Imported debug from /usr/lib/site-python/debug.pyc draft-he-teas-gmpls-signaling-smp-00 - GMPLS Signaling Extensions for Shared Mesh Protection
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Versions: 00 draft-ietf-teas-gmpls-signaling-smp

TEAS Working Group                                           J. He
Internet Draft                                             I. Busi
Updates (if published): RFC 4872                            Huawei
Intended status: Standards Track

Expires: April 20, 2019                            October 22, 2018




          GMPLS Signaling Extensions for Shared Mesh Protection
                draft-he-teas-gmpls-signaling-smp-00.txt


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Abstract

   ITU-T Recommendation G.808.3 [G808.3] defines the generic aspects
   of a shared mesh protection (SMP) mechanism, where the difference
   between SMP and shared mesh restoration (SMR) is also identified.
   ITU-T Recommendation G.873.3 [G873.3] defines the protection
   switching operation and associated protocol for shared mesh
   protection (SMP) at the optical data unit (ODU) layer. RFC 7412
   provides requirements for any mechanism that would be used to
   implement SMP in an MPLS-TP network.

   This document updates RFC 4872 to provide the extensions to the
   Generalized Multi-Protocol Label Switching (GMPLS) signaling to
   support the control of the shared mesh protection.

Table of Contents


   1. Introduction ................................................2
   2. Conventions used in this document............................3
   3. SMP Definition ..............................................3
   4. GMPLS Signaling Extension for SMP............................4
      4.1. Identifiers ............................................5
      4.2. Signaling Primary LSPs..................................6
      4.3. Signaling Secondary LSPs................................6
   5. Updates to PROTECTION Object.................................7
      5.1. New Protection Type.....................................7
      5.2. Other Updates ..........................................7
   6. Security Considerations......................................8
   7. IANA Considerations .........................................8
   8. References ..................................................8
      8.1. Normative References....................................8
      8.2. Informative References..................................9

1. Introduction

   RFC 4872 [RFC4872] defines extension of RSVP-TE to support shared
   mesh restoration (SMR) mechanism. Shared mesh restoration can be
   seen as a particular case of pre-planned LSP rerouting that
   reduces the recovery resource requirements by allowing multiple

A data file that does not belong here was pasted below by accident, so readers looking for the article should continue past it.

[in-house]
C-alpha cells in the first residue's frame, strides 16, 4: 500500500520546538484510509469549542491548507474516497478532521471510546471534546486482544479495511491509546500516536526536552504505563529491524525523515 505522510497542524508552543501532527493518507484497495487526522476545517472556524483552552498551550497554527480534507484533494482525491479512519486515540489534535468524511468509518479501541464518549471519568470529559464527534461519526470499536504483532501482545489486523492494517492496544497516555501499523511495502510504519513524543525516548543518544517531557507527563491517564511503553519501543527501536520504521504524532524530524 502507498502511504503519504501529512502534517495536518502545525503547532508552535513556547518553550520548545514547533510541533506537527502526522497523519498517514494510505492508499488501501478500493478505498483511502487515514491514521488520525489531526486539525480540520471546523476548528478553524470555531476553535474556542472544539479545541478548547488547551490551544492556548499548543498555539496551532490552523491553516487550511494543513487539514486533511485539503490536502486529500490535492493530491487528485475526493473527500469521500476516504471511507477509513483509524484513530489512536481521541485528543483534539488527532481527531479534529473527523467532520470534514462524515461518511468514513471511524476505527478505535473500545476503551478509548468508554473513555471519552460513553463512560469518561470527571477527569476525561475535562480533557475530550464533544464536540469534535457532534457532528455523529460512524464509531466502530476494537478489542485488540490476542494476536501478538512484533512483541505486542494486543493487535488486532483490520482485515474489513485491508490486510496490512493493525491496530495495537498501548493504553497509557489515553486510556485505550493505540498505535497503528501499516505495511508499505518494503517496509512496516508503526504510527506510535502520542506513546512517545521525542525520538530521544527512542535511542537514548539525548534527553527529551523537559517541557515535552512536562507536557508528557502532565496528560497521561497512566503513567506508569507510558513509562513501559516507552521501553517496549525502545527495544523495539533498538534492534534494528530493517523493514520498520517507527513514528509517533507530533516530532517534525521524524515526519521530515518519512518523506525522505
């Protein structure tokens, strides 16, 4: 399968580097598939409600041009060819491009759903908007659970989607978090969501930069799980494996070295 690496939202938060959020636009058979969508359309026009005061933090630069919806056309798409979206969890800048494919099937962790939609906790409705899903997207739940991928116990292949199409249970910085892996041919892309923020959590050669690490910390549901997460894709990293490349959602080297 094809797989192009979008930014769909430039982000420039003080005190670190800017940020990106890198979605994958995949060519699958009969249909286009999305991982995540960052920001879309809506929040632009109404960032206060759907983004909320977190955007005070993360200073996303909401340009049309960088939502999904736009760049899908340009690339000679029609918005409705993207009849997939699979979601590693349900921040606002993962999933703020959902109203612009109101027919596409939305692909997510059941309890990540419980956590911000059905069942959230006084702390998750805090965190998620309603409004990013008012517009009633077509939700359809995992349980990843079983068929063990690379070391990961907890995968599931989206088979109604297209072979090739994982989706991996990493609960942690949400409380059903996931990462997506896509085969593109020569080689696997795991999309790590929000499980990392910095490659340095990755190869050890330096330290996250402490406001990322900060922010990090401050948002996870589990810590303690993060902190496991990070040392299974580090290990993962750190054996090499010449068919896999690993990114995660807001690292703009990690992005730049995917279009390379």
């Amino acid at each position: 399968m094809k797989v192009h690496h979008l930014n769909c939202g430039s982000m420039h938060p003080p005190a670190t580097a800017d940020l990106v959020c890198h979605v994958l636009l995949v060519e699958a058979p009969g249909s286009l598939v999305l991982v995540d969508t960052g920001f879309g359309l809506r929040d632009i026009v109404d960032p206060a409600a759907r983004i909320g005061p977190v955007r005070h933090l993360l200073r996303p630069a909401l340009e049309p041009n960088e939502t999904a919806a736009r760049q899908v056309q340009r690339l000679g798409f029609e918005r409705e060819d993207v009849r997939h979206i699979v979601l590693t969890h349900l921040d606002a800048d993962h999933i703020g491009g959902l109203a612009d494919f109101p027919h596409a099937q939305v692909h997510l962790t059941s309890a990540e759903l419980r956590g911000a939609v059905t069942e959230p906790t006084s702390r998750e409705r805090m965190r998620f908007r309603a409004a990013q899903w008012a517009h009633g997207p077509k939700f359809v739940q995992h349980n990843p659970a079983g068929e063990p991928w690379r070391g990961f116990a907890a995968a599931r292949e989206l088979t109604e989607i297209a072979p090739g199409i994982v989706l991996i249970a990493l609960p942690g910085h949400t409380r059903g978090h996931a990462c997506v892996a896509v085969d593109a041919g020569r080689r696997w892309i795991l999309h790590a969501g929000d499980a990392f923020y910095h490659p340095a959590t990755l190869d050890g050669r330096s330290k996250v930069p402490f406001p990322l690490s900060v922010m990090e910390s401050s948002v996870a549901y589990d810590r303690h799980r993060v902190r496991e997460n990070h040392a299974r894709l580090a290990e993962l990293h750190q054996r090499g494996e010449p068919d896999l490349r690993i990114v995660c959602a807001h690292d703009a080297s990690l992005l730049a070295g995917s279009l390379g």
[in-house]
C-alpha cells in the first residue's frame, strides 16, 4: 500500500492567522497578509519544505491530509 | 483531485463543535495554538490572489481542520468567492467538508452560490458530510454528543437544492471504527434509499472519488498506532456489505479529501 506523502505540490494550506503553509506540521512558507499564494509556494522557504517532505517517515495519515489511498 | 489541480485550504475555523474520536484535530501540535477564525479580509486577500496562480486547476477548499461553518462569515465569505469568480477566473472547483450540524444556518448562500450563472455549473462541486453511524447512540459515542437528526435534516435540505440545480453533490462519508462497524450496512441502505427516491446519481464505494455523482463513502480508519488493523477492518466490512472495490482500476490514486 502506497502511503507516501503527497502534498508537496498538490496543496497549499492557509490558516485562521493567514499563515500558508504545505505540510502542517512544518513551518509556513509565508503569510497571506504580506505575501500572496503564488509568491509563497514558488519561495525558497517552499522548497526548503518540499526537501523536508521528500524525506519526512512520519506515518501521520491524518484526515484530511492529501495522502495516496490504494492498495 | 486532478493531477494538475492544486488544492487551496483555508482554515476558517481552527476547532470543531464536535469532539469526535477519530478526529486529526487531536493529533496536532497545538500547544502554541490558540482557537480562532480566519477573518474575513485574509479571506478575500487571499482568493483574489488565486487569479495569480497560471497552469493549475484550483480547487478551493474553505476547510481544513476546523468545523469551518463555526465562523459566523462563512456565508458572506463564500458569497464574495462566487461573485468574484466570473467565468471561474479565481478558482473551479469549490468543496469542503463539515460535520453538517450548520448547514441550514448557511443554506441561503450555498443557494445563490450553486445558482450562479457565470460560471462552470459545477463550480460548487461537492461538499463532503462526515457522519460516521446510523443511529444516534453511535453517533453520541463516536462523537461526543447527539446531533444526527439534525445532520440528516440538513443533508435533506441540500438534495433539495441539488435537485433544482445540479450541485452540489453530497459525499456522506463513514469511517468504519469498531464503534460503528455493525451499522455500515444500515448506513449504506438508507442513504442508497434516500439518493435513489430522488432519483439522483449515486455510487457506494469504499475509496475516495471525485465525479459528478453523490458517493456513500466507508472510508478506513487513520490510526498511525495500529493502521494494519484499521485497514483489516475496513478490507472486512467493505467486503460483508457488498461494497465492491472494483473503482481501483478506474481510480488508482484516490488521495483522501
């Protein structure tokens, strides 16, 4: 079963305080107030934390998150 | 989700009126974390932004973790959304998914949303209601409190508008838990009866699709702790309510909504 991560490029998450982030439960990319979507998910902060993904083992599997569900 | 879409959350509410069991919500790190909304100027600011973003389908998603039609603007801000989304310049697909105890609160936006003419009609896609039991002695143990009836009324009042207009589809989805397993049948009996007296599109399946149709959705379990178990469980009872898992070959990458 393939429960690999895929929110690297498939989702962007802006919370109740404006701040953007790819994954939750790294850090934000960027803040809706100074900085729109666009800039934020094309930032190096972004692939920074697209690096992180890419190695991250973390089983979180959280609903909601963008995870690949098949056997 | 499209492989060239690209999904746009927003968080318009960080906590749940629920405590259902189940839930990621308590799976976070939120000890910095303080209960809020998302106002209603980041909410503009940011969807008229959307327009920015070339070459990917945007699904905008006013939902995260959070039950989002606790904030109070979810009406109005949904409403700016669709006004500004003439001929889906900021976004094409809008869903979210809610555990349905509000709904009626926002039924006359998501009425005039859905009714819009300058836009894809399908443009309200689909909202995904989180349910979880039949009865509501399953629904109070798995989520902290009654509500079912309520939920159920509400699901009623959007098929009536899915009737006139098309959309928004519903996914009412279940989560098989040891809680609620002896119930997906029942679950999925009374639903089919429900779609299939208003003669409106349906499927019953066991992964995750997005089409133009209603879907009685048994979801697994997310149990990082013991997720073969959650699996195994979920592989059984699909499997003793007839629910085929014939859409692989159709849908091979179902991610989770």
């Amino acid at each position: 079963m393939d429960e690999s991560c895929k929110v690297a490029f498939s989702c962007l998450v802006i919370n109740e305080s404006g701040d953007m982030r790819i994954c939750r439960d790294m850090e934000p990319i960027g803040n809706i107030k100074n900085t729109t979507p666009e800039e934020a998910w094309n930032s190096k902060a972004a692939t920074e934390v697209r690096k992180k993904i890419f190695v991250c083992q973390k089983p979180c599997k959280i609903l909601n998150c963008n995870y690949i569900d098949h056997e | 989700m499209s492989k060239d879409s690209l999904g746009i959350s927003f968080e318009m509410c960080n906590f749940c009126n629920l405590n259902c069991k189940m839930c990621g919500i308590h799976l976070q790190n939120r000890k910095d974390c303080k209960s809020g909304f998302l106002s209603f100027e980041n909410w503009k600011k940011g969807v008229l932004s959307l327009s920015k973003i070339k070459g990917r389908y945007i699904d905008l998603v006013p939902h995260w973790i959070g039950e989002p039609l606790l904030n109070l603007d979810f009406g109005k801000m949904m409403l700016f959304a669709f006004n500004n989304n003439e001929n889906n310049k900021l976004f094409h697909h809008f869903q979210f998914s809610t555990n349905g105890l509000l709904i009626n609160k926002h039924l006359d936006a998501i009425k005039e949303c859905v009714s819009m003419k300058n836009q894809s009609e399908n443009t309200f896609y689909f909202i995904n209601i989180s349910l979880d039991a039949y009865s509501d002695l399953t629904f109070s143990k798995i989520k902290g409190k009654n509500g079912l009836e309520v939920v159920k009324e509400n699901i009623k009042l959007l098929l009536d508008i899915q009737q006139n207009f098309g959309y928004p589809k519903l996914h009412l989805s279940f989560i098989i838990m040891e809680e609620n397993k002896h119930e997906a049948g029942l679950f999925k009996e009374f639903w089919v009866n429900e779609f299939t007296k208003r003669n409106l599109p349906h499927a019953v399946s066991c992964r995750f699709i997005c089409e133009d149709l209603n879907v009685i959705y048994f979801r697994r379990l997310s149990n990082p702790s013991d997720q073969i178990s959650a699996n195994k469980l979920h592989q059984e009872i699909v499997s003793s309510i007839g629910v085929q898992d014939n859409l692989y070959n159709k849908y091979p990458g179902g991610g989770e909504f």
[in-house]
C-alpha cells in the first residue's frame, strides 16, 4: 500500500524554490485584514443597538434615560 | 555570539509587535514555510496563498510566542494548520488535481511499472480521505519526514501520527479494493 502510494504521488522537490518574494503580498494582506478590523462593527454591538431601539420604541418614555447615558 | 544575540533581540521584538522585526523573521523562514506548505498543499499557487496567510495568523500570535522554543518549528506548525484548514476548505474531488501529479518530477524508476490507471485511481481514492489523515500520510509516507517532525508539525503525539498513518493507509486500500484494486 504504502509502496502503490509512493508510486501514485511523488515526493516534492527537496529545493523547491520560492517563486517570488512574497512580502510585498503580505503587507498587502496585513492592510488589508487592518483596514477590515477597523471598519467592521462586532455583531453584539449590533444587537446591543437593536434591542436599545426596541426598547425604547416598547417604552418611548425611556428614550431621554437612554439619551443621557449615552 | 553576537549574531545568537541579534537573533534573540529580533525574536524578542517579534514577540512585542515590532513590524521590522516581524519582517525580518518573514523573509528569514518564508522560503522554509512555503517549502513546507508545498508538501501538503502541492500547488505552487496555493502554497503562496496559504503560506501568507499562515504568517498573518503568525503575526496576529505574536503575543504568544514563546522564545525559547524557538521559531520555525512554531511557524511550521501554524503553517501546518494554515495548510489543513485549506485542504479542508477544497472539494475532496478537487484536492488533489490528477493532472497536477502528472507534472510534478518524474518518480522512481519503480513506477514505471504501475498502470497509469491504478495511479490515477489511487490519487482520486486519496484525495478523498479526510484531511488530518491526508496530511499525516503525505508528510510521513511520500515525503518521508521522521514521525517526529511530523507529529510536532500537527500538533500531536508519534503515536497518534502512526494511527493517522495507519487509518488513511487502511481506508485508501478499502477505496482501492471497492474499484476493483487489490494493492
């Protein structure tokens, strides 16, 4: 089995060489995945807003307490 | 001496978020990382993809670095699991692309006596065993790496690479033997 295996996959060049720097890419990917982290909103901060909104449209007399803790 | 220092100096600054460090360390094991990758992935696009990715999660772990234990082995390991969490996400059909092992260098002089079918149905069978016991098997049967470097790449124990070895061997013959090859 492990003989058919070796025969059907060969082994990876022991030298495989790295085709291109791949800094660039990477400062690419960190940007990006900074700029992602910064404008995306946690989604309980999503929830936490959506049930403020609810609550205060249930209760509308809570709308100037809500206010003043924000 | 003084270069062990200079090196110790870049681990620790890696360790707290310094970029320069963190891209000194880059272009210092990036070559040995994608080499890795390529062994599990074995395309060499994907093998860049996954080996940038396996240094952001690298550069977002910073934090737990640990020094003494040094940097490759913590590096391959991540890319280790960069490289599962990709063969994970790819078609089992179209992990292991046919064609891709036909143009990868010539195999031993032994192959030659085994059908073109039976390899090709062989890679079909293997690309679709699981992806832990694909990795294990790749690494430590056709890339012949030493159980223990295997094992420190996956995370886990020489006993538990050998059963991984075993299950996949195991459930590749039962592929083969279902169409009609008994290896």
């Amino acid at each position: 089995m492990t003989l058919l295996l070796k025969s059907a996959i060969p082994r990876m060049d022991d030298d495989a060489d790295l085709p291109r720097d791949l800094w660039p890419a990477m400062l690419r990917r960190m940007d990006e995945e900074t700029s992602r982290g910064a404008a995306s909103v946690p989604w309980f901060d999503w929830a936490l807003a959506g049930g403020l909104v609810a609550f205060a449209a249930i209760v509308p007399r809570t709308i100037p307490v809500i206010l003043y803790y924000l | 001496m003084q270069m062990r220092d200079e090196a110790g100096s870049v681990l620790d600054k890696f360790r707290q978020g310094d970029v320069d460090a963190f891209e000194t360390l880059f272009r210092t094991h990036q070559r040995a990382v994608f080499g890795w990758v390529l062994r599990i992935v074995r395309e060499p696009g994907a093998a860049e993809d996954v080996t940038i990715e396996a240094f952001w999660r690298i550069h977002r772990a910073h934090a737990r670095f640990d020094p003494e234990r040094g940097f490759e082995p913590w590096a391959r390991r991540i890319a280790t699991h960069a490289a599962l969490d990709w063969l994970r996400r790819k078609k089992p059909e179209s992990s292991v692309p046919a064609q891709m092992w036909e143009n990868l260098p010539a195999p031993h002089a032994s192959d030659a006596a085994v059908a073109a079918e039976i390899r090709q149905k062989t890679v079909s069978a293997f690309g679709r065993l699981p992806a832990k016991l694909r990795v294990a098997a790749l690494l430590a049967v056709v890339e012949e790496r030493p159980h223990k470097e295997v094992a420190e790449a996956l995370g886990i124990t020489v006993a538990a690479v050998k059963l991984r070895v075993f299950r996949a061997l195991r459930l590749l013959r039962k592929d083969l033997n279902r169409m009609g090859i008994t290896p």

protecting LSPs to share common link and node resources. The
   recovery resources for the protecting LSPs are pre-reserved during
   the provisioning phase, and an explicit restoration signaling is
   required to activate (i.e., commit resource allocation at the data
   plane) a specific protecting LSP instantiated during the
   provisioning phase.



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   ITU-T Recommendation G.808.3 [G808.3] defines the generic aspects
   of a shared mesh protection (SMP) mechanism. ITU-T Recommendation
   G.873.3 [G873.3] defines the protection switching operation and
   associated protocol for shared mesh protection (SMP) at the optical
   data unit (ODU) layer. RFC 7412 provides requirements for any
   mechanism that would be used to implement SMP in an MPLS-TP network.

   SMP differs from SMR in the activation/protection switching
   operation. The former activates a protecting LSP via the automatic
   protection switching (APS) protocol in the data plane when the
   working LSP fails, while the latter via the control plane
   signaling. It is therefore necessary to distinguish SMP from SMR
   during provisioning so that each node involved behaves
   appropriately in the recovery phase when activation of a
   protecting LSP is done.

   This document updates RFC 4872 to provide the extensions to the
   Generalized Multi-Protocol Label Switching (GMPLS) signaling to
   support the control of the shared mesh protection mechanism. Only
   the generic aspects for signaling SMP are addressed by this
   document. The technology-specific aspects are expected to be
   addressed by other drafts.

2. Conventions used in this document

   The key words "MUST", "MUST NOT", "REQUIRED", "SHALL", "SHALL
   NOT",   "SHOULD", "SHOULD NOT", "RECOMMENDED", "NOT RECOMMENDED",
   "MAY", and   "OPTIONAL" in this document are to be interpreted as
   described in BCP 14 [RFC2119] [RFC8174] when, and only when, they
   appear in all capitals, as shown here.

   In addition, the reader is assumed to be familiar with the
   terminology used in [RFC4872] and [RFC4426].



3. SMP Definition

   ITU-T Recommendation G.808.3 [G808.3] defines the generic aspects
   of a shared mesh protection (SMP) mechanism. ITU-T Recommendation
   G.873.3 [G873.3] defines the protection switching operation and
   associated protocol for shared mesh protection (SMP) at the optical
   data unit (ODU) layer. RFC 7412 provides requirements for any
   mechanism that would be used to implement SMP in an MPLS-TP network.

   The SMP mechanism is based on pre-computed protection transport
   entities that are pre-configured into the network elements. Pre-


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   configuration here means pre-reserving resources for the